But how do we change our childhood beliefs? First, we have to identify those beliefs that are holding us back. And we do it in in a number of ways. We can ask questions like: ‘What are you assuming that’s keeping you in this place? What are your underpinning assumptions that you’re holding on to?’
Often it helps to understand how beliefs are formed. Beliefs are formed when someone who you perceive as an authority figure says something to you when you are in a state of high emotion. They can say it in one defining moment, or they can say over time repetitiously. For example, someone might say to you that your sister is the clever one, and you’re the sporty one.
Once you’ve identified your beliefs, write them down on post it notes and stick them all over the wall. Ask: ‘Would you say these things to your children? Who said this about you?’
Take each one in turn and ask: ‘Is it true? Is it true that you’re the sporty one and you’re not clever?’ Just start questioning those beliefs and then find new beliefs that are true about yourself as an adult. ‘I’m probably cleverer than my sister in some ways, I have my own unique type of intelligence.’ Try different beliefs on for size, say it out loud. I encourage you to just keep your new beliefs front of mind, and find evidence then, to support the new belief. Then do some kind of a ceremonial ripping up of the old beliefs written on your post it notes – it’s very therapeutic.
What are the best self-development tools to make you happy?
Building better boundaries. Often that links back to childhood like most things do. My parents said to me, you have to be nice to everyone and you have to put everyone else first, but they didn’t mean it as literally as I took it. That worked to my detriment for decades. If you have no boundaries between yourself and the other because you’re only okay if other people are okay, you can only be happy if the other person is happy so you’re never going to be happy.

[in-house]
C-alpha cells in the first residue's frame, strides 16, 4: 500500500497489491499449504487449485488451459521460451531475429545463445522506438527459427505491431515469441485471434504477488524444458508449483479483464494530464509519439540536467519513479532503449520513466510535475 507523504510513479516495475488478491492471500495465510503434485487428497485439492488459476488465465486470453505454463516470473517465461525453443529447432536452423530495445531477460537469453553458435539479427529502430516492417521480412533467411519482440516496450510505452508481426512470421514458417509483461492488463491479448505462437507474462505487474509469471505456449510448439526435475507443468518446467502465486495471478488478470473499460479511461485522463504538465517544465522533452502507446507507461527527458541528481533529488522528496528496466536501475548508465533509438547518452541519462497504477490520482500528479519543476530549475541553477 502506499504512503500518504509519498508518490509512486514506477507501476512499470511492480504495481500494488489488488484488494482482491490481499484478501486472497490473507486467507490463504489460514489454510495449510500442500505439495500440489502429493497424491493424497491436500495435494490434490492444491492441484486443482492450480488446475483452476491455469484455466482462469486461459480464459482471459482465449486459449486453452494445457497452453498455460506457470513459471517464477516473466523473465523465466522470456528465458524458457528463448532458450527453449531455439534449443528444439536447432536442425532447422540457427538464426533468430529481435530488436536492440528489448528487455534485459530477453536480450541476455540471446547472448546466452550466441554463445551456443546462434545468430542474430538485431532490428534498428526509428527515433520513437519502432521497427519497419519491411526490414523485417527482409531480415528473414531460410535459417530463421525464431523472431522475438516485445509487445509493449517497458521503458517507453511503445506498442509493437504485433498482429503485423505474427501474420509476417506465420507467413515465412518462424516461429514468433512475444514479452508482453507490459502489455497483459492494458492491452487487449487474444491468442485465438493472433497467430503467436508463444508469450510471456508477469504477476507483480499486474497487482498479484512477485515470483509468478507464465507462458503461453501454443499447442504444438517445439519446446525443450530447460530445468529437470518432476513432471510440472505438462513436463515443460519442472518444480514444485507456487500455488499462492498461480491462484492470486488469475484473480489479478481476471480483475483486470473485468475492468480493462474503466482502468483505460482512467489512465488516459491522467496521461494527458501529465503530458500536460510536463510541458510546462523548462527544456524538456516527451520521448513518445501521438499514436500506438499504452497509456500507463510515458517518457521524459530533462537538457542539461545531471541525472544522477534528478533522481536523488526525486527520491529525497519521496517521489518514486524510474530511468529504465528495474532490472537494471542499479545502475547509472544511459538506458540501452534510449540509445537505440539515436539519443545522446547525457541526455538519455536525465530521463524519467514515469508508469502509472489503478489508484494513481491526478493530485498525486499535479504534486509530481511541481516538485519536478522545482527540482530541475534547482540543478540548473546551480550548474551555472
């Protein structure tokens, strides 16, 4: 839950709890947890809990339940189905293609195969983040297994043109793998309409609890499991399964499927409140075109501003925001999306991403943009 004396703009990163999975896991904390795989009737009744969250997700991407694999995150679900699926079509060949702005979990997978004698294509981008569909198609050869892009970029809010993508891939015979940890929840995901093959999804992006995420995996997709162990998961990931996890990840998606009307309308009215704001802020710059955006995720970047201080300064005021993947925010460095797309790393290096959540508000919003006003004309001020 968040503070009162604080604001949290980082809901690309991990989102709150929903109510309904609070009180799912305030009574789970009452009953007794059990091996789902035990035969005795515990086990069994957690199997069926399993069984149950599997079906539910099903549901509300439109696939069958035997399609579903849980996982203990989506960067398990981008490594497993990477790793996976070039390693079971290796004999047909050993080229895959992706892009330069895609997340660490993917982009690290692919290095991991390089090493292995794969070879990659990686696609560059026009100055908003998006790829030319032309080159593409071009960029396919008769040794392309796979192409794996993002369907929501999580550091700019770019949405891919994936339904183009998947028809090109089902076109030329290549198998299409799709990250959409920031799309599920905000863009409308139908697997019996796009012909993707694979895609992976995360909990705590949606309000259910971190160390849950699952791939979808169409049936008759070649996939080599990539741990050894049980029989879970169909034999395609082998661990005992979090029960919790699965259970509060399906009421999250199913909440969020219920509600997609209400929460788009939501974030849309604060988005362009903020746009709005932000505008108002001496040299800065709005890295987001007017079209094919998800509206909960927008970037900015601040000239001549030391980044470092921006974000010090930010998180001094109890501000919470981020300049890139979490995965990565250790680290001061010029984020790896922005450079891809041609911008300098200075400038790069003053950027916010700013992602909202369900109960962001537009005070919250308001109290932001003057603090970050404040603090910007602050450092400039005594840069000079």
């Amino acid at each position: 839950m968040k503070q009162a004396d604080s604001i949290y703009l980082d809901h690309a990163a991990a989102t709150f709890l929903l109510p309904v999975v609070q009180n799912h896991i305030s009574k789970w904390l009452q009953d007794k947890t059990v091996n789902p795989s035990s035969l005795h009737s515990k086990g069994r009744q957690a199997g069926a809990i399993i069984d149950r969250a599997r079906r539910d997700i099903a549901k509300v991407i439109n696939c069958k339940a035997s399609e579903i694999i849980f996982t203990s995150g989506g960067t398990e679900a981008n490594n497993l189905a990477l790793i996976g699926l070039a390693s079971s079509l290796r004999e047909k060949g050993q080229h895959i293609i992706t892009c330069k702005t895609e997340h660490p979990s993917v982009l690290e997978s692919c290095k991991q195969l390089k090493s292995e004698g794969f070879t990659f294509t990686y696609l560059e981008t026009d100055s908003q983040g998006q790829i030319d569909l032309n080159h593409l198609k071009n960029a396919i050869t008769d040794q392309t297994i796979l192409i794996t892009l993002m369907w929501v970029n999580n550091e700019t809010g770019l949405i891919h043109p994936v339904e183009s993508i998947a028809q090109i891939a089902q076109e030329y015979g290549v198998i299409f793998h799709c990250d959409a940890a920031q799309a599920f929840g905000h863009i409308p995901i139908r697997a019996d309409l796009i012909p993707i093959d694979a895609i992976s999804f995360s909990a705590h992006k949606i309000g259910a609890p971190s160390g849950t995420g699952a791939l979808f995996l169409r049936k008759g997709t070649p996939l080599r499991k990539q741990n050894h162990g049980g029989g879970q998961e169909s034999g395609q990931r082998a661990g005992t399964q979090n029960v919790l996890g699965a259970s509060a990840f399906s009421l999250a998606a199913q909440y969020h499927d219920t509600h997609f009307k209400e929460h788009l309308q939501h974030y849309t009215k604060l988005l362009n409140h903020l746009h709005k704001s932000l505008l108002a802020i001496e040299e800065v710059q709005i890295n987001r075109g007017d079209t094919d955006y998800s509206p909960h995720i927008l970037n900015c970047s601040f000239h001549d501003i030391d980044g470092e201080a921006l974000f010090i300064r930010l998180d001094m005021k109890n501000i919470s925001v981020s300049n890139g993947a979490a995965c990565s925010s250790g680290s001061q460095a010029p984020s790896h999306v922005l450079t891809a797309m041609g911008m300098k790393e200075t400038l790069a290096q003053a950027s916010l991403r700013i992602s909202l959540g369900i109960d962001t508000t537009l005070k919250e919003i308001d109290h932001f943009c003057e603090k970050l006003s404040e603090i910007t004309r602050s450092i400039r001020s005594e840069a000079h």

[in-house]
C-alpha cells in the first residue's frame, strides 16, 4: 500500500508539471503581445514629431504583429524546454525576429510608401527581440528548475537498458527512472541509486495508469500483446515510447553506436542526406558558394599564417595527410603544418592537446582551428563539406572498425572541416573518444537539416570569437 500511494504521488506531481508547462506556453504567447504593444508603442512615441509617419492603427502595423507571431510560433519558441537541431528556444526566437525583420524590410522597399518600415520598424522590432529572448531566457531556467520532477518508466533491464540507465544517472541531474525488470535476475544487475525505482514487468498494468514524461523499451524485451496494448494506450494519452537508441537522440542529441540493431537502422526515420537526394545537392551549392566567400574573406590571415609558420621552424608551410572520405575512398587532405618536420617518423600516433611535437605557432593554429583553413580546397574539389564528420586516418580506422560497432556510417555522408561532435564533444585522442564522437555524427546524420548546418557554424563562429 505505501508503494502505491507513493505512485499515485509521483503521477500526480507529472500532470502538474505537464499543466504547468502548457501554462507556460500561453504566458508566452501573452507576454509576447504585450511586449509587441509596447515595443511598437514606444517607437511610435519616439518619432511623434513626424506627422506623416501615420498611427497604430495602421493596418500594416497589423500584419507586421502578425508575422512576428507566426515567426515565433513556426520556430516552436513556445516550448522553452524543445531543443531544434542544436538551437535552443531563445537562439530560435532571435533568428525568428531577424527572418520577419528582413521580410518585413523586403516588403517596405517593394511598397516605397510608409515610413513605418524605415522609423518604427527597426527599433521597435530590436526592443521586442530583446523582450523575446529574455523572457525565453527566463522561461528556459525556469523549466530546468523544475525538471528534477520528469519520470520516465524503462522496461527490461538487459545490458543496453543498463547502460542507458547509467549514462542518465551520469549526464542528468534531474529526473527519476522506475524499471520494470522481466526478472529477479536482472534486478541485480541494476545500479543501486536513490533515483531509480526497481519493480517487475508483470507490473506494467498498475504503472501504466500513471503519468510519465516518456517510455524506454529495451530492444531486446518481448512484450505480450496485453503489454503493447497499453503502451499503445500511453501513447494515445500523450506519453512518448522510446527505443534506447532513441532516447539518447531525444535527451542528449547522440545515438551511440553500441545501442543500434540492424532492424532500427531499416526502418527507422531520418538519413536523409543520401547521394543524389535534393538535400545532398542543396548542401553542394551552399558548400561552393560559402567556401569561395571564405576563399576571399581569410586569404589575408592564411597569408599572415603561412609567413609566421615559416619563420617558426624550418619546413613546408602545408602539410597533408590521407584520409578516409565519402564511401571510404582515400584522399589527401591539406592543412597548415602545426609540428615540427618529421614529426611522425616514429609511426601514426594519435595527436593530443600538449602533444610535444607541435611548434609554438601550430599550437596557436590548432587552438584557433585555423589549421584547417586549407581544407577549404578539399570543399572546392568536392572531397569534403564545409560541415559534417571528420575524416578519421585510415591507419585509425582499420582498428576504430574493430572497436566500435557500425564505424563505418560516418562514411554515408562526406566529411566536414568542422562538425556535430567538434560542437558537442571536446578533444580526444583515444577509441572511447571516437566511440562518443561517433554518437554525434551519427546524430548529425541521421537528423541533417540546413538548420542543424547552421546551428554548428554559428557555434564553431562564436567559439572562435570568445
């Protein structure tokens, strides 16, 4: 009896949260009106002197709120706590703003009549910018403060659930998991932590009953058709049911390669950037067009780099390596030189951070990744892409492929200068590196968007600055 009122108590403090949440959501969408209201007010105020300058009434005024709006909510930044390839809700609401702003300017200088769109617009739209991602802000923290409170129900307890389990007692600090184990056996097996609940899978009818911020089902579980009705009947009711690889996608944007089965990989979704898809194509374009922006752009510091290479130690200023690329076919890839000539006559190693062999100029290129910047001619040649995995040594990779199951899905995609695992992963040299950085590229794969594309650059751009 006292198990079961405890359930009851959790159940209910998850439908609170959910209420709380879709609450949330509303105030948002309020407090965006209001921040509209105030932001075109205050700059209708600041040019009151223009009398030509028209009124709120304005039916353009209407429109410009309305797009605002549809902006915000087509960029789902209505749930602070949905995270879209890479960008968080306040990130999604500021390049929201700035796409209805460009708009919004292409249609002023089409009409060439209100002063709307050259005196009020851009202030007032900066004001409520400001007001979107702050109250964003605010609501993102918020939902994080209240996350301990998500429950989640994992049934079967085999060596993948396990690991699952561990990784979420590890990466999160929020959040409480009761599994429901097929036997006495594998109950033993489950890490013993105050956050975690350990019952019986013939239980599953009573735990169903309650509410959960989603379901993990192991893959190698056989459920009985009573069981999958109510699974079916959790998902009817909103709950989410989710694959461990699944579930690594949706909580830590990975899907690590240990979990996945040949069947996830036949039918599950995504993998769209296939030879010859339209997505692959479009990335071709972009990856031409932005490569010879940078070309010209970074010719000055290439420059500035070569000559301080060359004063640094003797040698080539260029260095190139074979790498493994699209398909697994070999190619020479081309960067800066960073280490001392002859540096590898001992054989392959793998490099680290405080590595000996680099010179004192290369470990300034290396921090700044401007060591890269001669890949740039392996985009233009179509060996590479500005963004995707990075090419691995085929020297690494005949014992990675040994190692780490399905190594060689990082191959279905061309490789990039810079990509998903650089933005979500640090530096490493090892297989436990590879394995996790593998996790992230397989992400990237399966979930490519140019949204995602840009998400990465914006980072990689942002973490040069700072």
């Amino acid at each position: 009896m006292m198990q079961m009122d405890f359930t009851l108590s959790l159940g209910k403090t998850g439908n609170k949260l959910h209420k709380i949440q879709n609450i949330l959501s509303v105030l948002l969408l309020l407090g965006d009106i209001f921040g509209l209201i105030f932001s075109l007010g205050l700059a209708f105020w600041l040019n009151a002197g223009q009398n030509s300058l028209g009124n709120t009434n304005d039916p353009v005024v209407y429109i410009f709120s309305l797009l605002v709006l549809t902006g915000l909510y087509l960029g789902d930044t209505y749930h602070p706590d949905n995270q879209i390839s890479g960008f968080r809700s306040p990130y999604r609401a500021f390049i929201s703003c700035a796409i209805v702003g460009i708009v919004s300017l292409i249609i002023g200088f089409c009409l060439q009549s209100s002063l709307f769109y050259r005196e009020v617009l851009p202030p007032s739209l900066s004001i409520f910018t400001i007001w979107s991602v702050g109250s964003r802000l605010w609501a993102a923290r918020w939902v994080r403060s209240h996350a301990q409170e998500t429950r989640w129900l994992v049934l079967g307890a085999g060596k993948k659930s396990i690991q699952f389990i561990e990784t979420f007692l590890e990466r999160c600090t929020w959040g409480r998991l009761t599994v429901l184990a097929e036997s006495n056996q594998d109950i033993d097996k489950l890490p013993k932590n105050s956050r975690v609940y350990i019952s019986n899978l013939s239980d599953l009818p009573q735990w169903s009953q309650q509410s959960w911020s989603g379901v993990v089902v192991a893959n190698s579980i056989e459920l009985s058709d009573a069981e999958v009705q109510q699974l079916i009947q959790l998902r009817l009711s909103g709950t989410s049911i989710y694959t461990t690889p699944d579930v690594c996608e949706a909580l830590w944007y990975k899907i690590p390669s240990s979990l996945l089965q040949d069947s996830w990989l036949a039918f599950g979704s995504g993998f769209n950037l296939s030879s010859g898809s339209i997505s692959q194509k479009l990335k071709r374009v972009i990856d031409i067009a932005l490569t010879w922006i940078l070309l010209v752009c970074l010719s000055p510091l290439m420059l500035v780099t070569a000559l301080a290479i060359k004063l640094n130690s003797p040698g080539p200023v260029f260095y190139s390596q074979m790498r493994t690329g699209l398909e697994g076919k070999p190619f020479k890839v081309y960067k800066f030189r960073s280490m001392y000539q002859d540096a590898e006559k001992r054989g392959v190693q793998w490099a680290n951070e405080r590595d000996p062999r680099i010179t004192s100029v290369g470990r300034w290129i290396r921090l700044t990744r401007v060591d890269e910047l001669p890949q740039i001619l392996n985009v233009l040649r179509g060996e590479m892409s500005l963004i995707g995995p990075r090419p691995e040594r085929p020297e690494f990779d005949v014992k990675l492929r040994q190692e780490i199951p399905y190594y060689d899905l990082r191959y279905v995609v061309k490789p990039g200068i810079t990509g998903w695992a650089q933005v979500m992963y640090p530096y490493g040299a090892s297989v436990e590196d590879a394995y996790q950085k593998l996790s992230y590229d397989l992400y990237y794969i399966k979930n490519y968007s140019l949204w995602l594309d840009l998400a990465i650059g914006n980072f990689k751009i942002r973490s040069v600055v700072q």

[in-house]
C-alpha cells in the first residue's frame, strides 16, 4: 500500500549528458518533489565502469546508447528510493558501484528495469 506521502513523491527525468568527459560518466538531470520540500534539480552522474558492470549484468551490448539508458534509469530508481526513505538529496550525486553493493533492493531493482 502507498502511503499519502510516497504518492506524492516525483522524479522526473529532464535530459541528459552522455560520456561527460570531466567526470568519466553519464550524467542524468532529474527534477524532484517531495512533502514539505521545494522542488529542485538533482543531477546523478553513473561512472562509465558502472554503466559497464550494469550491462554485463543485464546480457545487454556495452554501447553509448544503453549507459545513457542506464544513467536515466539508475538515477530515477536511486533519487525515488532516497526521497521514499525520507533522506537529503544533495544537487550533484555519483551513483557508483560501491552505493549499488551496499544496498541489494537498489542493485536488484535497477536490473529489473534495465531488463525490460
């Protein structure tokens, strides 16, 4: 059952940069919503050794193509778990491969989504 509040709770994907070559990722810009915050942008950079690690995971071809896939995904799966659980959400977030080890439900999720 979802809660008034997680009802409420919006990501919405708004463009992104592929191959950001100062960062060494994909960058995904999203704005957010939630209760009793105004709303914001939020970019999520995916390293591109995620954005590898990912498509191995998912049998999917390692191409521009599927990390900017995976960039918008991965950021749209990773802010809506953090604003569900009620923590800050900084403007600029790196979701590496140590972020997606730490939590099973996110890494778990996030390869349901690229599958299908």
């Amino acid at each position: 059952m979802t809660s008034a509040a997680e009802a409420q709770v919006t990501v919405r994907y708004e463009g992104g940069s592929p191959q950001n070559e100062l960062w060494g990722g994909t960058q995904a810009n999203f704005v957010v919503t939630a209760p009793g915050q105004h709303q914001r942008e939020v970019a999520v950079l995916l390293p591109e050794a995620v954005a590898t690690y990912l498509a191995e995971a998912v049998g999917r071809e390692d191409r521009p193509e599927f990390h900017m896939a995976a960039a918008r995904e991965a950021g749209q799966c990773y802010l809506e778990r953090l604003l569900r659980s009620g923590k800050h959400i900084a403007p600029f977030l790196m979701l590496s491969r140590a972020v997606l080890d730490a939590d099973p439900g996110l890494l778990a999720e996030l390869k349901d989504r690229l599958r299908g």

Work on your boundaries by finishing these sentences: ‘I no longer allow…’, ‘I need X for myself…’ Being overly compliant leads to unhappiness.
What are the biggest blocks to happiness?
Having an unrealistic, fairy tale expectation of life can cause great suffering. You need to be able to accept that life is full of joy, happiness, as well as sadness and challenges.
Coaching helps people have a more objective view of life. It’s acknowledging the losses along with the happy moments. Being able to acknowledge both is a very healthy path to happiness. It’s not about idealising the good or demonising the bad, but seeing it all as a whole and acknowledging your feelings about both together.
How to learn to say no and create healthy boundaries
Think about toddlers and how easily they say: ‘No!’
They’re in touch with their needs and feelings, moment by moment. We were all toddlers once. We were all born assertive.
If you’ve spent a lot of time putting the needs of others before your own, you may have lost sight of what you need, and what really matters to you. You might find yourself saying things like, ‘I don’t mind’ or ‘You decide’ or ‘It doesn’t matter to me’.
You can’t ask for what you want if you don’t really know what you want. To find out what you want and need, get in touch with your Inner Toddler and ask yourself:
- What would I like to eat today?
- What new activity would I like to try?
- What do I need to feel happy and fulfilled?
- How do I feel right now? (In my body and in my emotions)
And try completing these sentences:
Visit Barefoot Coaching for more information on how train to be an ICF accredited, university approved coach.